US blocks Palestinian statehood bid at UN through veto

The United States on Thursday blocked the United Nations from granting full membership to a Palestinian state, using its veto power in the Security Council to deny the recommendation for admission.

The draft resolution, which would have suggested to the 193-member U.N. General Assembly the admission of “the State of Palestine” as a U.N. member, was vetoed by the U.S. The United Kingdom and Switzerland abstained, while the other 12 council members supported the resolution.

Deputy U.S. Ambassador to the U.N. Robert Wood emphasized America’s support for a two-state solution. “This vote does not reflect opposition to Palestinian statehood but acknowledges that such status should arise from direct negotiations between the parties,” he said.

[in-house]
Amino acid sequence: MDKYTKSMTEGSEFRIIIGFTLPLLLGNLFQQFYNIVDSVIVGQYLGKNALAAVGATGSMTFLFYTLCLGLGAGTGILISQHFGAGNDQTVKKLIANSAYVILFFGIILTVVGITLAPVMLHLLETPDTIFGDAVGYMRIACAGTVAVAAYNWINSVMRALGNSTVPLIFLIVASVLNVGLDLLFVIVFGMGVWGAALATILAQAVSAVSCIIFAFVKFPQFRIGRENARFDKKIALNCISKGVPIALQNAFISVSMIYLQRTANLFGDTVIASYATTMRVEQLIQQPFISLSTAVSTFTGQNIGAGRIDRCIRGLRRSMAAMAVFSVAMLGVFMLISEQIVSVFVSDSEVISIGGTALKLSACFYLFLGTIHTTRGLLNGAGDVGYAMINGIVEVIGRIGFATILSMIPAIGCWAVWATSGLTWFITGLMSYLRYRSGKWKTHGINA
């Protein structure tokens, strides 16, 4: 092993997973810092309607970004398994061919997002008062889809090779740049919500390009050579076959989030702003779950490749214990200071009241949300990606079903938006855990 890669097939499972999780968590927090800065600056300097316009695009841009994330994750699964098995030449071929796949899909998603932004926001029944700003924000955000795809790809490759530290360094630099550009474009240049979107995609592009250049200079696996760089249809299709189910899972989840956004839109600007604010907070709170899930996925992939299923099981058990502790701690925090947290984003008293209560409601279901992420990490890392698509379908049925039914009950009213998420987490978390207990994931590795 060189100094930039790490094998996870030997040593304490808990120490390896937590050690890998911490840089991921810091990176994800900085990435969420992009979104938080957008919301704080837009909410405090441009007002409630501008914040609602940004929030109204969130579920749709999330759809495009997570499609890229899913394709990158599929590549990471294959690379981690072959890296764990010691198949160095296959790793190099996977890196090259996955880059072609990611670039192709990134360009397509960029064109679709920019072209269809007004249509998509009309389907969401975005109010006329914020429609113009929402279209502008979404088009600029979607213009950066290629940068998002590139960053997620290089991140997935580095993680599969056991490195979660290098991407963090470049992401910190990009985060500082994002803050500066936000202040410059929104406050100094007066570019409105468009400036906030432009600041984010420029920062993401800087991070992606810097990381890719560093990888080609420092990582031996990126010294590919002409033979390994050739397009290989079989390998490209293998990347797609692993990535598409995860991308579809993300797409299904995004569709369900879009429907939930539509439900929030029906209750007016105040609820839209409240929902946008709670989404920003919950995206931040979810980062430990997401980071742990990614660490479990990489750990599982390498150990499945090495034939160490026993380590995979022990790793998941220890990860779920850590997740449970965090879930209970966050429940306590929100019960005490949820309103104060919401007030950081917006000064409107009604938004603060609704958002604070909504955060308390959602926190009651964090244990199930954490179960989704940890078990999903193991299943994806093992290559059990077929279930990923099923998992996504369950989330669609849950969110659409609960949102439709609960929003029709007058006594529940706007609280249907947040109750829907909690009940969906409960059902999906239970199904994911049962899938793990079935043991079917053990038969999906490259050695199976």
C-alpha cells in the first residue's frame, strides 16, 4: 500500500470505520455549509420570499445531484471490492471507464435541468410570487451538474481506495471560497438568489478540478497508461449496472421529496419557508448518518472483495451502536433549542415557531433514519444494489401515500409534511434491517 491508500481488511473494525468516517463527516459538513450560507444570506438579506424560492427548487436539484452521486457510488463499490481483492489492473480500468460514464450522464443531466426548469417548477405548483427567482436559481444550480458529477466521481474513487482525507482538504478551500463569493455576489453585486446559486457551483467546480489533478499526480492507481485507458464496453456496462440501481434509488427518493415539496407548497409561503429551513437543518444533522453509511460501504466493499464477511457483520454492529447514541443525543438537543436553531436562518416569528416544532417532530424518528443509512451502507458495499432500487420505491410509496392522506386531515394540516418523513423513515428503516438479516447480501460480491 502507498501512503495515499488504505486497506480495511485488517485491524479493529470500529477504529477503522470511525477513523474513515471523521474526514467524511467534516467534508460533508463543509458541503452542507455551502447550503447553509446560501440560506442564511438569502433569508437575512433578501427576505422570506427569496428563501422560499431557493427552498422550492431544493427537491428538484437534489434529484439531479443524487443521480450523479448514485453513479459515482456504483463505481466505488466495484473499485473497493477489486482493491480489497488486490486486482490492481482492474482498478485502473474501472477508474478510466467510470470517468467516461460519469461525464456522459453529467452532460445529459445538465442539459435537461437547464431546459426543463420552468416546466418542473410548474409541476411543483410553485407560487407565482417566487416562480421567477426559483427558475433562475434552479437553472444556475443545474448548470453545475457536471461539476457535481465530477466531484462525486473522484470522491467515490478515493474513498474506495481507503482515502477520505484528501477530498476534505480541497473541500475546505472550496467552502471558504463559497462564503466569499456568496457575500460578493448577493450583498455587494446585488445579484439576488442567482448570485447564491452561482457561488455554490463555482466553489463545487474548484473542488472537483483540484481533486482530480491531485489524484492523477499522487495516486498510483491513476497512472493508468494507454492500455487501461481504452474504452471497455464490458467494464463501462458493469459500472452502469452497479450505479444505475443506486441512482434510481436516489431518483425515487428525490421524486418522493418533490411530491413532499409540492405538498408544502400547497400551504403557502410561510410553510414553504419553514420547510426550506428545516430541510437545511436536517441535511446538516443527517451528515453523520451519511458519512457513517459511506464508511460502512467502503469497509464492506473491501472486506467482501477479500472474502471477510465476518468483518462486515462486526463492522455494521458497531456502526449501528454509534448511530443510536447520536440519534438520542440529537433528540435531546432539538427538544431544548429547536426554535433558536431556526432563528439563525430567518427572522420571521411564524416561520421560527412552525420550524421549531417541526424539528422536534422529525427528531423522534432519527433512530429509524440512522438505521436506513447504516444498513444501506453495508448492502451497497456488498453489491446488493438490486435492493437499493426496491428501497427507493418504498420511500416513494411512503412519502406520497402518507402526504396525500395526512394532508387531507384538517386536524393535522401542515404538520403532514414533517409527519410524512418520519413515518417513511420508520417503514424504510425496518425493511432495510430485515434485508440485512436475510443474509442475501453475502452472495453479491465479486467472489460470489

Palestinian President Mahmoud Abbas decried the veto as “unfair, unethical, and unjustified.” Following the vote, an emotional Palestinian U.N. Ambassador Riyad Mansour vowed continued efforts toward membership. “This resolution’s failure will neither break our will nor defeat our determination. We will persist in our endeavor,” Mansour stated.

The move for U.N. membership coincided with ongoing hostilities between Israel and Hamas in Gaza and Israeli settlement expansions in the West Bank—territories the U.N. deems illegally occupied.

Israeli Foreign Minister Israel Katz lauded the U.S. veto. Addressing the members who voted for the resolution, Israeli U.N. Ambassador Gilad Erdan remarked, “It’s very sad because your vote will only encourage further Palestinian rejectionism and render peace nearly unattainable.”